Connection is extremely important for young men as they move from depending on others to meet their needs, to confidently meeting their own needs. Connection is much more than getting along with others, it’s having the courage to be open about sensitive thoughts, feelings and emotions. Most young men who struggle to establish independence struggle because they lack confidence; they’re afraid to ask for help because they want to appear strong and capable.
For many young men at this age, asking for help or sharing their emotions openly is seen as a sign of weakness, especially by their peers. The result is young men who hide their feelings and put up a front; they either pretend that nothing is wrong or give up, believing that something out of their control (you, me, their diagnosis) is responsible for their inability to make it on their own. After all, it’s much easier for them to believe that they can do nothing about their situation or their feelings of depression, anxiety, fear or inadequacy, than it is to openly acknowledge and admit deep-seated negative feelings associated with not being able to make it on their own.
These same young men believe that, if they let someone see who they really are (their real thoughts and emotions) they could be left exposed and vulnerable, possible hurt or shunned if others make fun of them or tell them to “Just get over it.” The result is that these young men become disconnected from the people around them; because they feel that they have to pretend to be someone they’re not, they can’t be authentic, they can’t be open and therefore they can’t connect. They hide their insecurities and lack of competence to protect themselves and find themselves isolated from the very people who love them and can help them. They also feel isolated from their peers. All of this isolation leads to depression and ultimately unhappiness. They often try to escape their loneliness by turning to other things such as drugs, video-games or pornography.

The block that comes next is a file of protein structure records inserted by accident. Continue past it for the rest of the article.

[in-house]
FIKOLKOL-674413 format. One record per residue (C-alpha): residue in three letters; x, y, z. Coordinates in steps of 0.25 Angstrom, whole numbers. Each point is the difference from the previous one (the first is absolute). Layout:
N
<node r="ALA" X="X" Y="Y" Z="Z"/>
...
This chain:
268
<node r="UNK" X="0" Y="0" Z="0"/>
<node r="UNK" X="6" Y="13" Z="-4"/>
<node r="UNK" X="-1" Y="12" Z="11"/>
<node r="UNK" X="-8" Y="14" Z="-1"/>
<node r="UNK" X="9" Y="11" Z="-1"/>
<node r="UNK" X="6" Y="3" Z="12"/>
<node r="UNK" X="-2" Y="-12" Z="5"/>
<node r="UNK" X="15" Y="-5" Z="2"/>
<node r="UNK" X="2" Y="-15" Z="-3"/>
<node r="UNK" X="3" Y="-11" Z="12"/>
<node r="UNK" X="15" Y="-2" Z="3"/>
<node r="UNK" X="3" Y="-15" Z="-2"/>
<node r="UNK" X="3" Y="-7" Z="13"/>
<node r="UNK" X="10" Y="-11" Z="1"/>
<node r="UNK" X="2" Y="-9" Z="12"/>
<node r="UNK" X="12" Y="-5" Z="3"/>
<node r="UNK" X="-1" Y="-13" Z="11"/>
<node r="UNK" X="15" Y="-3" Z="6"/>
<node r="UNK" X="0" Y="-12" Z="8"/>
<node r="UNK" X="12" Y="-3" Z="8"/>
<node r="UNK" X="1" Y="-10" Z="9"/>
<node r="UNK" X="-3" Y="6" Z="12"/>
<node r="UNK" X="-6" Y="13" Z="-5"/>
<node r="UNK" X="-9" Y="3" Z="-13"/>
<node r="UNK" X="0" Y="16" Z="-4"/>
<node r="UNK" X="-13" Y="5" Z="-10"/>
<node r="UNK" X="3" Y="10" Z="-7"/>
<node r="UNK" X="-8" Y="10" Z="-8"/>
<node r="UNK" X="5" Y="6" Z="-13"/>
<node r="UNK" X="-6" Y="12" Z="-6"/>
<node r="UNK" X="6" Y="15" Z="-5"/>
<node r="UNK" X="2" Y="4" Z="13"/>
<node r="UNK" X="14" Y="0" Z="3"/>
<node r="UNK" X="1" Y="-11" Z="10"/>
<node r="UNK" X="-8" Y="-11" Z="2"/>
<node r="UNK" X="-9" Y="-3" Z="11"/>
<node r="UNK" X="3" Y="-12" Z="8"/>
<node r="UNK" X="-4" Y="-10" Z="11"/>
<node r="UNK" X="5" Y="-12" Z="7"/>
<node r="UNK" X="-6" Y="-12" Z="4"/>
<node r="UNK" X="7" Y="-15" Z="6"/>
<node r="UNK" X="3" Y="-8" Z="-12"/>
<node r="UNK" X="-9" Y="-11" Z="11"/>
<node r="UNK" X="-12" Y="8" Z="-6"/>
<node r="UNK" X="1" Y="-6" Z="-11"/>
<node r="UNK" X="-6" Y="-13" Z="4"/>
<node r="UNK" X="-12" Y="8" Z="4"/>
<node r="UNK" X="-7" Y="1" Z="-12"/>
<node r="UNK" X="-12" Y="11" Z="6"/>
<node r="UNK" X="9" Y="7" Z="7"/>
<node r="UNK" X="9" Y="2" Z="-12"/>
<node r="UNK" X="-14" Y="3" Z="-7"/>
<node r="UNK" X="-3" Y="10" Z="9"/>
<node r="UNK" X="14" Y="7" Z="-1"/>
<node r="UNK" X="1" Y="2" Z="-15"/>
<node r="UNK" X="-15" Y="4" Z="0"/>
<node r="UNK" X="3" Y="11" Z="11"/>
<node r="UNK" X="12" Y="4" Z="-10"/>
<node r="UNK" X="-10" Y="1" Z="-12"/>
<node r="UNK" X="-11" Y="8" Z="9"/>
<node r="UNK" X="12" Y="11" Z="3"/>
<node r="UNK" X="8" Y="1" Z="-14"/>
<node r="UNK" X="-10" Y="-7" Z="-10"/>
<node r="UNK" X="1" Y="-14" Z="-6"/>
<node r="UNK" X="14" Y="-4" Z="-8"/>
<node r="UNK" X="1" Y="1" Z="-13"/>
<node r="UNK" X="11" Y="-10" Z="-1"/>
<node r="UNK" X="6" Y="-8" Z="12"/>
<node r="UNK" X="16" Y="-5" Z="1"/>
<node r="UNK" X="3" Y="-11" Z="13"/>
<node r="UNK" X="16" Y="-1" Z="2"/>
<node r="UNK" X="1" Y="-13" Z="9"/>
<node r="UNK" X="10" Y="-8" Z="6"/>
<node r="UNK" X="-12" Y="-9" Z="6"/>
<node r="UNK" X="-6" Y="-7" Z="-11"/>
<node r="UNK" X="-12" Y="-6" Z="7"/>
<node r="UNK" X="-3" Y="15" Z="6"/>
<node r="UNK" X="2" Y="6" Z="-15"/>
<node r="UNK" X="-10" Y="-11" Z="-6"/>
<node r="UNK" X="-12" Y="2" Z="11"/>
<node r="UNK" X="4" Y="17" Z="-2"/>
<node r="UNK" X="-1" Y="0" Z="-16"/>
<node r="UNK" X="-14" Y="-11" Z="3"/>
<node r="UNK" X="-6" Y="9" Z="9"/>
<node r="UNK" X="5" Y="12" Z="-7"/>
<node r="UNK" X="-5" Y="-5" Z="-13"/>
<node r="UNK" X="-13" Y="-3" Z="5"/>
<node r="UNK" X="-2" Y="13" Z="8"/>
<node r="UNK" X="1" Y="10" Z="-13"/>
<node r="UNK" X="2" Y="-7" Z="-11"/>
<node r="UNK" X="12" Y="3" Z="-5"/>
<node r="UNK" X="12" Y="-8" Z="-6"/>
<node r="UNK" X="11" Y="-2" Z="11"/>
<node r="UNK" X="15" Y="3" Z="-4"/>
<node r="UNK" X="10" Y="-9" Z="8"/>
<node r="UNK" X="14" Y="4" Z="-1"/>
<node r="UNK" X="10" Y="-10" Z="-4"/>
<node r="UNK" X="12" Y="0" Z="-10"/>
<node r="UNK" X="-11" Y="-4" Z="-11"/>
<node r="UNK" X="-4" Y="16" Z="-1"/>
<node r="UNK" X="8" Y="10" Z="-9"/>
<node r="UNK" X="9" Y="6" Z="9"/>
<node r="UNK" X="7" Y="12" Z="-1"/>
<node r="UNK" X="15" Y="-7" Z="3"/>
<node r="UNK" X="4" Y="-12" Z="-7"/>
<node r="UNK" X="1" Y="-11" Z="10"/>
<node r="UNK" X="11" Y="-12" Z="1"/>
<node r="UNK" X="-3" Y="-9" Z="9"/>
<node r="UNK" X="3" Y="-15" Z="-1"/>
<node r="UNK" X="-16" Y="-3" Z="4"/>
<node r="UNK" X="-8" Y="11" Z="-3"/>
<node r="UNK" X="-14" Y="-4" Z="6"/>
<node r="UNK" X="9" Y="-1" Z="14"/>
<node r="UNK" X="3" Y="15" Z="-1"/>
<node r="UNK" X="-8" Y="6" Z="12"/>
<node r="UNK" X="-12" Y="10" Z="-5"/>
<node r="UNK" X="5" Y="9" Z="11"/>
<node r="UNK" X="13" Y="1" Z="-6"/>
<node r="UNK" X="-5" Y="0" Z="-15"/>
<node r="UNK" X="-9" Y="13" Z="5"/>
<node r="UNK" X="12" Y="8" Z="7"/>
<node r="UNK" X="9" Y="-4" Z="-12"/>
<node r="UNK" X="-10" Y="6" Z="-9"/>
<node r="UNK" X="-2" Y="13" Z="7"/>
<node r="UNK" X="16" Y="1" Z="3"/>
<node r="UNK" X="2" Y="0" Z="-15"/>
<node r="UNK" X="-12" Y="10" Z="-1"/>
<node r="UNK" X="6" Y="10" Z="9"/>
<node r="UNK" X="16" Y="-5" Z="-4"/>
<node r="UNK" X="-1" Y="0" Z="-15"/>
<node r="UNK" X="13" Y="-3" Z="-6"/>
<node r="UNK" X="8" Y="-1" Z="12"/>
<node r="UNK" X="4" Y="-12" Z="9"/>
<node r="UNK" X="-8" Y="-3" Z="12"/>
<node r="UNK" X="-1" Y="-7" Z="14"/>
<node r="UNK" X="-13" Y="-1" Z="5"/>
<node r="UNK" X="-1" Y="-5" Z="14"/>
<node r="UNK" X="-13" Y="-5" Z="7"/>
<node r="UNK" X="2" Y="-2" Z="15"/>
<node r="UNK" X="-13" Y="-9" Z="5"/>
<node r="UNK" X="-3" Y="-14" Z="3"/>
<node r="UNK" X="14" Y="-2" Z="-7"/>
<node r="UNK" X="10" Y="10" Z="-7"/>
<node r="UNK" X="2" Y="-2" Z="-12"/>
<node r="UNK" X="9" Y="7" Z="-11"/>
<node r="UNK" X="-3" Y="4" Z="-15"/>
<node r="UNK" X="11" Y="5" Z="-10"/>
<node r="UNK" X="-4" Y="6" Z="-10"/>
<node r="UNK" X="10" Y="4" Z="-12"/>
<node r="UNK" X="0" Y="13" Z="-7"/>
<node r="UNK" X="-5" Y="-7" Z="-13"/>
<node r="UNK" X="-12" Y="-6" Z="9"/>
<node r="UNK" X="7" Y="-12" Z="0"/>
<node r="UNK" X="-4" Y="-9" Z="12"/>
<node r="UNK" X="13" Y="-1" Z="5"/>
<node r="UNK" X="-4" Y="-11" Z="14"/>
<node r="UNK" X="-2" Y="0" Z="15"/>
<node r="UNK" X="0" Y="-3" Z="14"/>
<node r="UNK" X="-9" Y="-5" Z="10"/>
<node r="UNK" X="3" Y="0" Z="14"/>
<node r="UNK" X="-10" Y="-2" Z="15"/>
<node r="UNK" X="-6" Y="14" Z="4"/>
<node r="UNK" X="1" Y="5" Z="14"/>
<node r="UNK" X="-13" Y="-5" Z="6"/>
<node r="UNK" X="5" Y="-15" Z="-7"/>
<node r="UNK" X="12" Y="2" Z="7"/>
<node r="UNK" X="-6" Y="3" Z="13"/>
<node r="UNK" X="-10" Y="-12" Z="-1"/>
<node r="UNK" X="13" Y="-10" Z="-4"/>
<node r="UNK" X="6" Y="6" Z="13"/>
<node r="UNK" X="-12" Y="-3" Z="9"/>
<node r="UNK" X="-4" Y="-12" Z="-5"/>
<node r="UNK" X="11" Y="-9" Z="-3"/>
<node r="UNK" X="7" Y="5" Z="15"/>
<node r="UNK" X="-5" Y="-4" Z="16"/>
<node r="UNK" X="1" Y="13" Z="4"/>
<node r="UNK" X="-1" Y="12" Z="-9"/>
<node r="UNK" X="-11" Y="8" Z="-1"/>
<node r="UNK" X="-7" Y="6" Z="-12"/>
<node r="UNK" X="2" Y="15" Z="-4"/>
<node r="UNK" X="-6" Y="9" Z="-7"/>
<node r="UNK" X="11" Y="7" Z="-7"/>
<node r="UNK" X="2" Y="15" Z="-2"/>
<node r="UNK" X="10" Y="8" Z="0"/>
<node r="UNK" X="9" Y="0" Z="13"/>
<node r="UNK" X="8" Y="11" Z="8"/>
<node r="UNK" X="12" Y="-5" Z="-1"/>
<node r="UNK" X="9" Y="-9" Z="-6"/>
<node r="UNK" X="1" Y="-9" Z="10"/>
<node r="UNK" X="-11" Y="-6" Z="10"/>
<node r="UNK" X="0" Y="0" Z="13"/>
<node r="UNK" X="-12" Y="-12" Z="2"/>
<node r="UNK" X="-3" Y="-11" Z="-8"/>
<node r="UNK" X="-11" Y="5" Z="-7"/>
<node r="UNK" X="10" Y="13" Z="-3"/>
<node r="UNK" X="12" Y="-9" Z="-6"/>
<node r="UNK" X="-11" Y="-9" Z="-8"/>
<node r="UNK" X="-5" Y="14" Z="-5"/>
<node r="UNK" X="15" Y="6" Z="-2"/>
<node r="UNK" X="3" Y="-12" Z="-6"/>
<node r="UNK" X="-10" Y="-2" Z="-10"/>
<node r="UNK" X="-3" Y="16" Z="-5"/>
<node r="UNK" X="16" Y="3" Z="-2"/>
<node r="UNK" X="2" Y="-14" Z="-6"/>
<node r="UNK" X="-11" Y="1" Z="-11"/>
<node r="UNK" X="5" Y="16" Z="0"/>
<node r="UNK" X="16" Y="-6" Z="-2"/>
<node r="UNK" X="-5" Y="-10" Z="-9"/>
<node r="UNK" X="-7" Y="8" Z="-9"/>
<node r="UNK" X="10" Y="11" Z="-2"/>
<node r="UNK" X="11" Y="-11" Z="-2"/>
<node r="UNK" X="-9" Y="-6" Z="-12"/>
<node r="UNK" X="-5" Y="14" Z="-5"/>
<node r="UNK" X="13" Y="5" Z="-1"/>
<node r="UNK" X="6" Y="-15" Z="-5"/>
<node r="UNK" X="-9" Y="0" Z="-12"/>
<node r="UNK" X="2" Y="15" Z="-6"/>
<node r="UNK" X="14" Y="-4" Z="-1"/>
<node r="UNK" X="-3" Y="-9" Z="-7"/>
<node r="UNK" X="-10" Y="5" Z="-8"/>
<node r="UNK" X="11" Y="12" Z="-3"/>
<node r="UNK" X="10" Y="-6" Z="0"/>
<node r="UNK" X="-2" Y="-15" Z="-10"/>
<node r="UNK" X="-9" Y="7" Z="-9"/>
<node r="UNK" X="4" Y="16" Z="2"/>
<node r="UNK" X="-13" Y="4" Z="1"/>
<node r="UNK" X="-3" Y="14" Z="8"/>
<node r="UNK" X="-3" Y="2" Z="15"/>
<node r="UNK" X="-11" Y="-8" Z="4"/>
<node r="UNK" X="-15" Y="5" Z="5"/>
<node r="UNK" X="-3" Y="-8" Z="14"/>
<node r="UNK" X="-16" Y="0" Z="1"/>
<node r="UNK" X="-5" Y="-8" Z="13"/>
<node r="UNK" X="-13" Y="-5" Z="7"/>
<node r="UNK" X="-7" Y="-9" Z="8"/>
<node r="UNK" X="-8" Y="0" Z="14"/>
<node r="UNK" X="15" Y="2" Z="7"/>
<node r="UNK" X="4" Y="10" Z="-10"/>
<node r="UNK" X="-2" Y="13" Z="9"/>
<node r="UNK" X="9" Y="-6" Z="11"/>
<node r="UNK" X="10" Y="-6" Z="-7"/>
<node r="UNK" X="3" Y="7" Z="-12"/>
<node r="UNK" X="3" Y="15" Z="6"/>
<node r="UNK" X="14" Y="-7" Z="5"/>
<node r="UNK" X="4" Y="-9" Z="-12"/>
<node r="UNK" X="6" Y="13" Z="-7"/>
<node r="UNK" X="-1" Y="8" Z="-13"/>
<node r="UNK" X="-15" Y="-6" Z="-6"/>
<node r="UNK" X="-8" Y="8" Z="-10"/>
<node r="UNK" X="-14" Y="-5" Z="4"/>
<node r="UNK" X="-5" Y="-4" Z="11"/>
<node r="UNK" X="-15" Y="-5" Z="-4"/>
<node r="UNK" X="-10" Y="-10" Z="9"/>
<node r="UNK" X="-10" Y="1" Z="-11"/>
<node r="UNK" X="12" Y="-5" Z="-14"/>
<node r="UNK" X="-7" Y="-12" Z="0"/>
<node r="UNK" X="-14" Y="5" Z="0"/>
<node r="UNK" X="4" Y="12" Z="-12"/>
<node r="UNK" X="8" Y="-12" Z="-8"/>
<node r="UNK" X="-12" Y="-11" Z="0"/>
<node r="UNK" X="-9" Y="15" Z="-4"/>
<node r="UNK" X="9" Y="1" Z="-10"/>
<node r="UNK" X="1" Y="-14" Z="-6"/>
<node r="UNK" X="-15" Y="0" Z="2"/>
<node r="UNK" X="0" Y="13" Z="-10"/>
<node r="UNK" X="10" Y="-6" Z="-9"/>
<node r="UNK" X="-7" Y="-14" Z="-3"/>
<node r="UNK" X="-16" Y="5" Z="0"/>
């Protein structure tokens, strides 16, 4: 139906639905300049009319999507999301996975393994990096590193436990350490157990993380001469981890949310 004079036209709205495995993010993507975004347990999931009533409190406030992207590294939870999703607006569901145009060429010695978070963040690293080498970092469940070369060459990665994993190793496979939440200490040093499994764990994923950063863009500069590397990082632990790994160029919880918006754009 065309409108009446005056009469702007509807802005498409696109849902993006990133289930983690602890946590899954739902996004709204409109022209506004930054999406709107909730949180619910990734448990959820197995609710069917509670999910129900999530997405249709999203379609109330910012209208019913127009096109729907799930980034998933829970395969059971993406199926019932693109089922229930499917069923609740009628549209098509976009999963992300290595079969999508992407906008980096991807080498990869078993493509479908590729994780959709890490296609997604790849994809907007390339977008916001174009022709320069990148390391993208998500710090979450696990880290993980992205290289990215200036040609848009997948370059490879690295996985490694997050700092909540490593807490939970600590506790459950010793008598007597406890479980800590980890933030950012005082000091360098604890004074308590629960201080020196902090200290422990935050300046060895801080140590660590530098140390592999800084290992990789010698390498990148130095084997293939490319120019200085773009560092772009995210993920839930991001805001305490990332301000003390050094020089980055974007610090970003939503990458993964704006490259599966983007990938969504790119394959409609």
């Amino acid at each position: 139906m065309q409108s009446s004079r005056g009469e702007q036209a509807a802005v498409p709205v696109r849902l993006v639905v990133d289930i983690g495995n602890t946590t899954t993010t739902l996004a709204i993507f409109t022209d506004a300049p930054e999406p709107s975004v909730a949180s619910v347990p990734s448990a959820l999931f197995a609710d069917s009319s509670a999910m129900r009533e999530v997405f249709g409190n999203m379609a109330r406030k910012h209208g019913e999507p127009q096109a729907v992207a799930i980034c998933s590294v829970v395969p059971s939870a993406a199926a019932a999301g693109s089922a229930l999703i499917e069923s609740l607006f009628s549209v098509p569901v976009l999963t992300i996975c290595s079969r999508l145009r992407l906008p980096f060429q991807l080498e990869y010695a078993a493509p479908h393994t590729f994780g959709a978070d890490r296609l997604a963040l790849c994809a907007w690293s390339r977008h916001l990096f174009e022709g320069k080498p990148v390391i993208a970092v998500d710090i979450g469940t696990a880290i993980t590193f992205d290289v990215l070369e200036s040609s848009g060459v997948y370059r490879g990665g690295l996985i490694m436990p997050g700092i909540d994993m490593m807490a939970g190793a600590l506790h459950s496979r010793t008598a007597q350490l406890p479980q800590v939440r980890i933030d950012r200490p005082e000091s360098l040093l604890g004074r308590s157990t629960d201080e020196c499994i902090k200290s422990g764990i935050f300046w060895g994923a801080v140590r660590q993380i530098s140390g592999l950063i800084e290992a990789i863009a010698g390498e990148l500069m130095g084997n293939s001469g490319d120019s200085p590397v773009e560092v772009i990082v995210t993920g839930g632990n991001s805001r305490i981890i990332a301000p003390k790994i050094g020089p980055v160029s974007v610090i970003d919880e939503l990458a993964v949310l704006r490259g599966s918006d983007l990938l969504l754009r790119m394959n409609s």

The research in the area of acceptance leads to the conclusion that men need to be accepted in order to feel good about themselves. Acceptance is in some ways synonymous with respect and gaining respect or acceptance is even more important to young men because they feel they have to earn respect to prove that they are worthy of respect. Research is also showing that young men are more likely to feel confident and respected when they have friends who they can be themselves with and who respect them and their unique abilities.
When young men come out of isolation into an environment where they are around other young men who are struggling with the same things, they feel more comfortable acknowledging their own struggles because and feel less likely of being rejected or hurt. This forms a basis for more openness and connection. When they discover that mature men accept them as they are instead of rejecting or shaming them for not being “strong” or because they are unsure and often struggle, they feel as though they finally have permission to be themselves, to acknowledge their weaknesses and to make mistakes. When they are no longer afraid of trying and failing, they can begin to gain the skills that they need to be successful because they are more comfortable taking bigger risks around those they trust. While not all young men choose to connect, they are far less likely to connect in an environment that is negative, guarded and emotionally unsafe.